Wednesday, August 13, 2014

{Blog Tour}: Review: The Truth About Alice by Jennifer Mathieu

Title: The Truth About Alice
Author: Jennifer Mathieu
Publication: June 1st 2014, Hardie Grant Egmont
Format: Paperback, 199 pages
Source: Pinoy Book Tours (Thanks guys!)
Buy it on: Amazon | Barnes and Noble |iBooks | Kobo


There are a lot of rumours about Alice Franklin, and it's stopped mattering whether any of them are true. 

It all started at a party, when Alice was supposedly with two guys in one night.

Soon everyone at Healy High has picked a side in this game of he said/she said. Do they believe Brandon Fitzsimmons, the most popular guy at school and the football hero of Healy? Or do they believe Alice, the girl who wears too-tight T-shirts and was caught kissing Brandon in a closet a couple years before?

When Brandon dies in a car crash, there are serious allegations that his death was Alice's fault. As the rumour mill spins into overdrive, Alice's small town becomes suffocating. And when the truth becomes a matter of opinion, something's got to give.

Misfit Review:

Do you keep quiet when people talk about you? Do you speak up? Alice Franklin's life takes a turn as she is allegedly accused of killing football star and town heartthrob, Brandon Fitzsimmons. He dies fom an accident and everyone blames Alice after some people pin her down for it. Rather than talk, Alice keeps to herself and the rumor spreads like wildfire. 

The novel is short, 199 pages long and it was a read that I would say, moved me but also made me angry. Angry in the sense that I hated bullying. To be honest, I could never see any fault in Alice's character. I mean, she's not a goody- two shoes but she's nothing but nice to people around her and in the chaos of the rumor, no one trusts her, and people would rather throw darts at her than be seen next to her. 

“There is one thing I've learned about people: they don't get that mean and nasty overnight. It's not human nature. But if you give people enough time, eventually they'll do the most heartbreaking stuff in the world.”

The narrators, four of them-Elaine, Kelsie, Josh, and. Kurt- take us into their own psyche while telling the story of how they know Alice and how they interact/ed with her. Elaine is the star of the school, seems to hate Alice but she really isn't a bad nut. She feels bad for Alice too, in ways, but would rather keep it to herself. Kelsie, is Alice's "best friend", a nerd turned popular girl after moving out or her old town. She doesn't want to lose her current image, thus, she turns her back on poor Alice. She even starts some side rumors just to keep herself around the social circle. She's despicable. Josh, Brandon's best friend and football player, is charming but is the one who accuses Alice of the accident.  Finally, Kurt, the introverted nerd who is in love with Alice and would go to any lengths to help her. But he knows something that may change the course of the story.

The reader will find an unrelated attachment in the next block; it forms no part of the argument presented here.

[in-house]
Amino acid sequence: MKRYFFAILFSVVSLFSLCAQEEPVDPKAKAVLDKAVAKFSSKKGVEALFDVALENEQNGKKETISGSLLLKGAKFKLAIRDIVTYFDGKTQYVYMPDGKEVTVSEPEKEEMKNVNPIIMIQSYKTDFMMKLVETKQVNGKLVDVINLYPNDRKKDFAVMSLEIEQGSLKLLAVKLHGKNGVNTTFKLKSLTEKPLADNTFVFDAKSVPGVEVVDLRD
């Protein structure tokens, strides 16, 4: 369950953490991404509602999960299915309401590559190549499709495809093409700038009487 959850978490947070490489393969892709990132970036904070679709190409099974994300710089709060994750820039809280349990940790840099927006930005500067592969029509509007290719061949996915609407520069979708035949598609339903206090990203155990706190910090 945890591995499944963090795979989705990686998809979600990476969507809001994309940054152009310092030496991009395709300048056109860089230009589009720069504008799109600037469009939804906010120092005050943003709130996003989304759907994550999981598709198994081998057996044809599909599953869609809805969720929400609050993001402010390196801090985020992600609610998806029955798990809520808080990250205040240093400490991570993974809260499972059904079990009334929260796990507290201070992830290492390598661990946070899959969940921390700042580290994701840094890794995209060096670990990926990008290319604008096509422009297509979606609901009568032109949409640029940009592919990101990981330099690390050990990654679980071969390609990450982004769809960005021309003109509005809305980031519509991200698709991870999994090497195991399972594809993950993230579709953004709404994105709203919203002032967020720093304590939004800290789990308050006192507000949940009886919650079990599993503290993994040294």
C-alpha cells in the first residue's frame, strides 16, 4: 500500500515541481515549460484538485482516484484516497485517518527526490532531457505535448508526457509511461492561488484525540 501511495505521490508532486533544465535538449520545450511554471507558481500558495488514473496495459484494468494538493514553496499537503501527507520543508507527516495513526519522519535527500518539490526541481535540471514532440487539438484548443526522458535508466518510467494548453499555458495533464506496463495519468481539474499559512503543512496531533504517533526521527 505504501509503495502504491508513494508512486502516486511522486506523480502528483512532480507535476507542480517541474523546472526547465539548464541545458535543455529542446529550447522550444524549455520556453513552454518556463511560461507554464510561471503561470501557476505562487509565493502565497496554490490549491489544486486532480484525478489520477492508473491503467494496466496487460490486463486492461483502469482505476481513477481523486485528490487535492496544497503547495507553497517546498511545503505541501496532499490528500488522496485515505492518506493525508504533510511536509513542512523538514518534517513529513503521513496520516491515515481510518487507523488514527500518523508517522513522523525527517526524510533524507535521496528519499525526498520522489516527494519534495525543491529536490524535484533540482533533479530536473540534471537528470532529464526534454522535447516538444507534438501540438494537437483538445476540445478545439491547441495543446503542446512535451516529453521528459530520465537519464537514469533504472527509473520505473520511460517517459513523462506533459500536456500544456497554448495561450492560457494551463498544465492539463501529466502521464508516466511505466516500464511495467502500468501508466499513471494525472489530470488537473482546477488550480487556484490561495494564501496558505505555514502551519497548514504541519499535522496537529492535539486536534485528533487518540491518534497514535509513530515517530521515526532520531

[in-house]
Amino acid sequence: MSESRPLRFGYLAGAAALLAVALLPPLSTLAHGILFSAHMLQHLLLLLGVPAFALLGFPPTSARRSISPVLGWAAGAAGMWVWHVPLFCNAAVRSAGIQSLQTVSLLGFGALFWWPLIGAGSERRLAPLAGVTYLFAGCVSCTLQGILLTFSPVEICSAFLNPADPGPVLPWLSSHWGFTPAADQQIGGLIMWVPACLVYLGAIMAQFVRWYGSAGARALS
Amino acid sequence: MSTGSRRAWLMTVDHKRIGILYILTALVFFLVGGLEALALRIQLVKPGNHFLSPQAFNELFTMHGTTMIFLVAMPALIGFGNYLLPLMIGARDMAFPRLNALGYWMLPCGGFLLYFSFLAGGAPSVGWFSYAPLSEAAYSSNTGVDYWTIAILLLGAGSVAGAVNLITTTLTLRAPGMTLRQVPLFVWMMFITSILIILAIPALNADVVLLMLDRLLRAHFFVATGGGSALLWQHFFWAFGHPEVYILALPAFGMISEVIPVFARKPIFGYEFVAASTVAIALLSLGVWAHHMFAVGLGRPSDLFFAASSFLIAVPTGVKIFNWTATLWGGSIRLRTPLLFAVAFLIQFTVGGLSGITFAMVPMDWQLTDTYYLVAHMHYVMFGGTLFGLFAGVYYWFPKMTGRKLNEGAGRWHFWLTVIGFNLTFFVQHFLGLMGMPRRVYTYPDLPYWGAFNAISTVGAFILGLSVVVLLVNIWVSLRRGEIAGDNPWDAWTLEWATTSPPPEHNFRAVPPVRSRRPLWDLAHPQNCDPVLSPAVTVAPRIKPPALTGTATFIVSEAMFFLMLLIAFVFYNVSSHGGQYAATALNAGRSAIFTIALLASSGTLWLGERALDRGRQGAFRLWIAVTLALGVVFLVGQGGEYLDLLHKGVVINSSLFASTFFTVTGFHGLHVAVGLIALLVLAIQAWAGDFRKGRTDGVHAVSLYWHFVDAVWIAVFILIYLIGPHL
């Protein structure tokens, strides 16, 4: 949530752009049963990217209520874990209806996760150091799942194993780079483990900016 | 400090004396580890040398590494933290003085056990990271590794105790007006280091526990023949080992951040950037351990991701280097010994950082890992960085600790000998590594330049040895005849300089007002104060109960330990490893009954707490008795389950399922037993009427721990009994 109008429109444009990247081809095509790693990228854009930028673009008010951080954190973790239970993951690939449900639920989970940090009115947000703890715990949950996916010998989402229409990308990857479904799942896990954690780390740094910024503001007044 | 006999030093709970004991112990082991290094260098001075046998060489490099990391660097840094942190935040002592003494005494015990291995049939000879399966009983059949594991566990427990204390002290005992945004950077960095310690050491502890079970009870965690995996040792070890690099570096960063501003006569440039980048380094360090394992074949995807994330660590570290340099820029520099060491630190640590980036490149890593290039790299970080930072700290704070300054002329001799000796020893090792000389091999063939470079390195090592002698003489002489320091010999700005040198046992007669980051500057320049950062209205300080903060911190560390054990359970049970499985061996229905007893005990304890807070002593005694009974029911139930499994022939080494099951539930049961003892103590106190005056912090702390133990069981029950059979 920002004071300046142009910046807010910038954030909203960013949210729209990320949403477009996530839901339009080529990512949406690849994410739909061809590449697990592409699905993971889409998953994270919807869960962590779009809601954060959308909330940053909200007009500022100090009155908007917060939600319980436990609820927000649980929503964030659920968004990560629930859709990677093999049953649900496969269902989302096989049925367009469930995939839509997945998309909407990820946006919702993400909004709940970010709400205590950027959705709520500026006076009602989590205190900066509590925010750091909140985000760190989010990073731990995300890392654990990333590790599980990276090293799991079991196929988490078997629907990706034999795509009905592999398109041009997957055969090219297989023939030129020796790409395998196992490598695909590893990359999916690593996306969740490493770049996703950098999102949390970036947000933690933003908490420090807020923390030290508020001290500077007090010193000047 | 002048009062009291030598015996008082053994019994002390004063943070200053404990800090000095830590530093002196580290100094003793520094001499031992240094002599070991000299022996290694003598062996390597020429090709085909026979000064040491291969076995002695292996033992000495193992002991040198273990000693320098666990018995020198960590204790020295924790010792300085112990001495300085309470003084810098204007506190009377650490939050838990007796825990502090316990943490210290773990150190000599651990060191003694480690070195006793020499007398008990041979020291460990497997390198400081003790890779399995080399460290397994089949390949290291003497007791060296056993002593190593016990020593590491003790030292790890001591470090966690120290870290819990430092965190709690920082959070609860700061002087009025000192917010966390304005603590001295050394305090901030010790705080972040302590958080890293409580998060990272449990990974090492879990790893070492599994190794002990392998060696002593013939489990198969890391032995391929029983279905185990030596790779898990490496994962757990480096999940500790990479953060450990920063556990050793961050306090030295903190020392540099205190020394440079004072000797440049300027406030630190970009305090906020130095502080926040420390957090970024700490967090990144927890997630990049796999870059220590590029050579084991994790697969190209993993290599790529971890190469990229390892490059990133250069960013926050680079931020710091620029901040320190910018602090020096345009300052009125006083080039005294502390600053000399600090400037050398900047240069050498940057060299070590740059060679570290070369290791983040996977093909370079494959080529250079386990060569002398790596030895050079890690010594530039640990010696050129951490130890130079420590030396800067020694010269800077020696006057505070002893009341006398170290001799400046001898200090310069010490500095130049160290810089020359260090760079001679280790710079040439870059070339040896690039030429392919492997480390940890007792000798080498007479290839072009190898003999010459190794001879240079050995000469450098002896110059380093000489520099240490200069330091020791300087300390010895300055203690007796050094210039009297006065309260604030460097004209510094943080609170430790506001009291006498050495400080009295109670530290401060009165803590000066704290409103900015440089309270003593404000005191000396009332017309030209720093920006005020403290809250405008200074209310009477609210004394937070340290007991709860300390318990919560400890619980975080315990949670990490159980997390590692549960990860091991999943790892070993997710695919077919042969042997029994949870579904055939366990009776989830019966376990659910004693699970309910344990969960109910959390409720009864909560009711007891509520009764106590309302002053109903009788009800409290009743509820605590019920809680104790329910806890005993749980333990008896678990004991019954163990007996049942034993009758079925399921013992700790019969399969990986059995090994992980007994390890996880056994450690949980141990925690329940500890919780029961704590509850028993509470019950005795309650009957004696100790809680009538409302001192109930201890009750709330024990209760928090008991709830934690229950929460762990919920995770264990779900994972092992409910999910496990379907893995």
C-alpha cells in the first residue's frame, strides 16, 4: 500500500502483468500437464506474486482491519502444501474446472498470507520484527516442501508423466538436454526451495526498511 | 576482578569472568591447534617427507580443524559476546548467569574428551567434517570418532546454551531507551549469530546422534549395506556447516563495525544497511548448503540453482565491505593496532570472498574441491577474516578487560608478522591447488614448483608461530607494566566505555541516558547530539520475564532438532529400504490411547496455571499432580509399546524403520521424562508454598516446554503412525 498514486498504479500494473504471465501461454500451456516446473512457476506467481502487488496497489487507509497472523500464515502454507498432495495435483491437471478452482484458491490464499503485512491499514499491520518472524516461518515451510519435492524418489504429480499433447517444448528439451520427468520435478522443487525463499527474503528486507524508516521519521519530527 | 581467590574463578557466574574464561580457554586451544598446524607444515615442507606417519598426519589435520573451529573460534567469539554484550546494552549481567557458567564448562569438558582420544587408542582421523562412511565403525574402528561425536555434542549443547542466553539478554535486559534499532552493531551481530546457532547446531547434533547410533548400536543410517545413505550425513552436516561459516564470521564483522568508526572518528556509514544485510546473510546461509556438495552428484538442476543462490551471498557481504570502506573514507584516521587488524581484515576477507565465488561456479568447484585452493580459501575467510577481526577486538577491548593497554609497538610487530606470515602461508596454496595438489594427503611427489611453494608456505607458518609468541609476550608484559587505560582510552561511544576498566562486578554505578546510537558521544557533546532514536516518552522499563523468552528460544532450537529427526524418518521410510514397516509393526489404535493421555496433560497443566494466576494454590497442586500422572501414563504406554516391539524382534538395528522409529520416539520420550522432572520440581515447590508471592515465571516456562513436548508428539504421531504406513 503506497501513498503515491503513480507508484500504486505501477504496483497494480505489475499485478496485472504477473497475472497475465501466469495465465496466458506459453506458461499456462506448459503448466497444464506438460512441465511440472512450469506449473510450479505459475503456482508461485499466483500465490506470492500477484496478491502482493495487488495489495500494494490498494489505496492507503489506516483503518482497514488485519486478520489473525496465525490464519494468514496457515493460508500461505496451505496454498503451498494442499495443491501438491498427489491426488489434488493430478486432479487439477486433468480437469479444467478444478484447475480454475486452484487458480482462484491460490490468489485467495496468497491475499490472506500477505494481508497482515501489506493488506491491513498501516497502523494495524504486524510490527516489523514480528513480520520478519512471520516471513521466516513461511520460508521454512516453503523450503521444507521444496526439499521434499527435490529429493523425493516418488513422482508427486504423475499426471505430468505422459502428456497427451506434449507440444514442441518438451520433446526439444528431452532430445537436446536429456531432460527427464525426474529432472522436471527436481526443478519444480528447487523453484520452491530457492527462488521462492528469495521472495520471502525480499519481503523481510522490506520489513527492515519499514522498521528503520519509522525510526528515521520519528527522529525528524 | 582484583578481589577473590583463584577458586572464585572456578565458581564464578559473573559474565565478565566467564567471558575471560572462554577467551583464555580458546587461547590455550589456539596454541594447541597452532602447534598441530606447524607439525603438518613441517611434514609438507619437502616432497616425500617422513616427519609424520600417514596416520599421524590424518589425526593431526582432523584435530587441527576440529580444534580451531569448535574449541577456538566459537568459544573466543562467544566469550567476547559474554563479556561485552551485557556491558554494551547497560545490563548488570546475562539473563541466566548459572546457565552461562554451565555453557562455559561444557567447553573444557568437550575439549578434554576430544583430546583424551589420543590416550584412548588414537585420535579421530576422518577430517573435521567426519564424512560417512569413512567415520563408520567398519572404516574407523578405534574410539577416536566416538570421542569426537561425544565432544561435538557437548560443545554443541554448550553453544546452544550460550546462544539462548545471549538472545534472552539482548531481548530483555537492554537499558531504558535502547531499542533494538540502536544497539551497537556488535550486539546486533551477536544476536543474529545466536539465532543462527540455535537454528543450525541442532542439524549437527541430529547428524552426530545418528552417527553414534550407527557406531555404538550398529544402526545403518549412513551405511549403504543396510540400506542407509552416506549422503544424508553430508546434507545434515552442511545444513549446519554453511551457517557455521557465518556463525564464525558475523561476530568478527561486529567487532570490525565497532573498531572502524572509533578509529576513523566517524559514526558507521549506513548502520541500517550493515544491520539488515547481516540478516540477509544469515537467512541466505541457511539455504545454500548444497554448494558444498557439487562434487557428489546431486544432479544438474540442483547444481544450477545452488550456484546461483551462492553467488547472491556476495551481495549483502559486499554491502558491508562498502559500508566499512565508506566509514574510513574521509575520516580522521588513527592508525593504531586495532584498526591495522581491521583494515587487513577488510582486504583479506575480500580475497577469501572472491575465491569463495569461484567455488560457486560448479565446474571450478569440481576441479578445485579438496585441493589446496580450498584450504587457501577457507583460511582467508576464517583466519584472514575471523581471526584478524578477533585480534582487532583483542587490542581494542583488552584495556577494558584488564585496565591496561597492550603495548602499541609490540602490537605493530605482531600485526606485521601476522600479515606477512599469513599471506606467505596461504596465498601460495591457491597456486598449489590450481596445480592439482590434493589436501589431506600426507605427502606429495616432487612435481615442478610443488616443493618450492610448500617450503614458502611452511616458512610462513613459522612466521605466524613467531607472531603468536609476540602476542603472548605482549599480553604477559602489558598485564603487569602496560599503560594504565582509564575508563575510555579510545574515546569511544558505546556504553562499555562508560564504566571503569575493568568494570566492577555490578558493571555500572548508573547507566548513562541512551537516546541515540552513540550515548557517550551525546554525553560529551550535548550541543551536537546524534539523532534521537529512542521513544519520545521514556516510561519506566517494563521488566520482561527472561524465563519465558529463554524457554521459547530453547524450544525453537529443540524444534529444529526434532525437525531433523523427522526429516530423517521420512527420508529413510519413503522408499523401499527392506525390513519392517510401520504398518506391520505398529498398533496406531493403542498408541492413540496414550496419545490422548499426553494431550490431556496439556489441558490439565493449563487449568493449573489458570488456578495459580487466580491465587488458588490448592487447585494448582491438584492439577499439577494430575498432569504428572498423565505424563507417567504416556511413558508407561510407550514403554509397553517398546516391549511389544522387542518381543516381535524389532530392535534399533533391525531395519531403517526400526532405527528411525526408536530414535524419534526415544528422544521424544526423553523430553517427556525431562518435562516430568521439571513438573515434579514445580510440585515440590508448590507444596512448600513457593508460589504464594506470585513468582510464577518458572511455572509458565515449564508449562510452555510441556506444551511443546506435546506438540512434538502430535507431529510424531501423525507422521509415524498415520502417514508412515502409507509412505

What the narrators may have in common is that they are all self-centered in certain degrees. As they narrate Alice's story, we dive in into their own stories, problems that may either make us understand why they are doing what they are doing or would totally make us tear their parts from the book. Kelsie's POV is the most interesting to read but also the most difficult to stomach in. Kurt is also a personal fave, especially when he has these moments with Alice.

“How much did it hurt? It was like a million paper cuts on my heart.”

Healy didn't feel like a place I would spend my summer vacation in. I felt bad for Alice ultimately. If I had some sort of power to warp myself into the book, I'd clearly tug her out of that place and bring her somewhere quiet and where she can breathe. I could only imagine what it feels like for people who are going through the same thing as Alice. This is the reason why I love that Jennifer Mathieu dedicated this novel "To all the Alice Franklins". It should drive people to stand up for themselves and know when to keep quiet. Help is always there. It's only a matter of finding the right way to seek it.

Jennifer Mathieu's writing is clean but holds that pain so vigorously that it almost hurts to turn a page. It also brings forth the subject that this does happen in real life and that it's something that shouldn't be ignored. The ending wasn't clear but it made me think that there's a way out. 

The Truth About Alice leaves you mad at the world but also aware of what truths are out there.

About the Author:

Website | Twitter | Facebook | Goodreads

Jennifer Mathieu is an English teacher, writer, wife, and mom who writes books for and about young adults. Her debut novel, THE TRUTH ABOUT ALICE, will be out in the spring of 2014. Her favorite things include chocolate, pepperoni pizza, and this super hilarious 1980s sitcom about four retired women called The Golden Girls. She can basically quote every episode. She lives with her husband, son, one rescue dog, one fat cat, and another cat that is even fatter than the fat cat. When it comes to what she reads, She loves realistic young adult fiction, creative nonfiction, super scandalous tell-all memoirs and unauthorized biographies, and basically anything that hooks her on the first page.

I'm so sorry if I haven't been posting Misfit Booknerds.. I have been undergoing something this August, but thank you for being helpful too! I love you! Thanks!

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